During a European Geosciences Union conference just last month, scientists predicted that melting ice sheets and warming ocean water could raise sea levels by as much as 1.5 meters by the end of this century. This forecast is three times higher than reported by the United Nations Intergovernmental Panel on Climate Change (IPCC) last year. These findings have raised the concern of both scientists and governments of coastal and island nations, which are the most vulnerable.
Dr. Benjamin Fong Chao is the Dean of the Earth Science Institute at the National Central University in Formosa (Taiwan).
Dr. Benjamin Fong Chao, Dean of Earth Science Institute, National Central University of Formosa (Taiwan), former NASA scientist: One of the major consequences of global warming is the rising of the sea level. This is truly a global problem because a major part of our civilization actually resides in a few meters above the sea level. So any or small amount of sea level rise over time will have great impact on the world economics and human livelihoods. As an island country, Taiwan should be and of course is very conscientious about this problem.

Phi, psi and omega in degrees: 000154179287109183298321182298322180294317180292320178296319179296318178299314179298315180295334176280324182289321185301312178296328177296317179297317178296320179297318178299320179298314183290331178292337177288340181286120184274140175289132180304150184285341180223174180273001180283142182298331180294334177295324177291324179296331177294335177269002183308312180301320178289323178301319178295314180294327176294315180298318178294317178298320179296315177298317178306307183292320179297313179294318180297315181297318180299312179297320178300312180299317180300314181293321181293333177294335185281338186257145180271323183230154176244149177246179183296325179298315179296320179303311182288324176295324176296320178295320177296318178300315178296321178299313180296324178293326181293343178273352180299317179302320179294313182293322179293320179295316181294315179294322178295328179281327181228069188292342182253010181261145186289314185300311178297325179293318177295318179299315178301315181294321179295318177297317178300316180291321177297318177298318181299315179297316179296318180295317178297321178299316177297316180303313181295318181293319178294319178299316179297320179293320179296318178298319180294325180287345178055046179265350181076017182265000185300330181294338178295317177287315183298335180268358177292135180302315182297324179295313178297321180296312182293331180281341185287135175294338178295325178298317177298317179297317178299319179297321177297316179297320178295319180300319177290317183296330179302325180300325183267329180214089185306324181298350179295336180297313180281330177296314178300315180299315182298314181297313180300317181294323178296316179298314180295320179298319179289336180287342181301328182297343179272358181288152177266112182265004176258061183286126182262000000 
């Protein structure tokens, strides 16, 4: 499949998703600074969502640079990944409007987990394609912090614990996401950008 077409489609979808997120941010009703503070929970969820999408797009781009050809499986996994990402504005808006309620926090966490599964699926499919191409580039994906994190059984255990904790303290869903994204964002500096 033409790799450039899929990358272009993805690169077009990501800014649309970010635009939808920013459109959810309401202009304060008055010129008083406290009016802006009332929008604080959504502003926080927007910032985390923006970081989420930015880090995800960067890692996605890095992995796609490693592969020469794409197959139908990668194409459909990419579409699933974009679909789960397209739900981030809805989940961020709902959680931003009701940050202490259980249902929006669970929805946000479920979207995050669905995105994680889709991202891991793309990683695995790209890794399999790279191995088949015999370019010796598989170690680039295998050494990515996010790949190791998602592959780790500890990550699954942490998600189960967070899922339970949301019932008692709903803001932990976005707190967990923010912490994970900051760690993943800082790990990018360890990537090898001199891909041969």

VOICE: Based on the latest analysis conducted by a joint British-Finnish team, sea levels over the past 2,000 years have been stable. Measurements indicate a rise of only 2 cm in the 18th century and 6 cm in the 19th century, but then a sudden and alarming 19 cm, or over half a foot within this past century. This is most likely due to the melting glacial ice sheets. To climatologists these small numbers are significant, with likely more complex implications than are understood so far.
Dr. Benjamin Fong Chao: It’s very serious, because we don't know how to predict the future. Whether the sea level rises will become catastrophic, that will be something beyond our ability to predict. And also the sea level is actually the thermometer reflecting the seriousness of the global warming. In that regard, the sea level rise problem should be closely monitored.
VOICE: Thank you Dr. Chao and all scientists who are diligently updating and sharing this information about global warming. May we continue to act quickly as our knowledge of the climate system expands, in order to save precious lives.
http://news.bbc.co.uk/1/hi/sci/tech/7349236.stm , http://environment.newscientist.com/article/dn13721-sea-levels-will-rise-15-metres-by-2100.html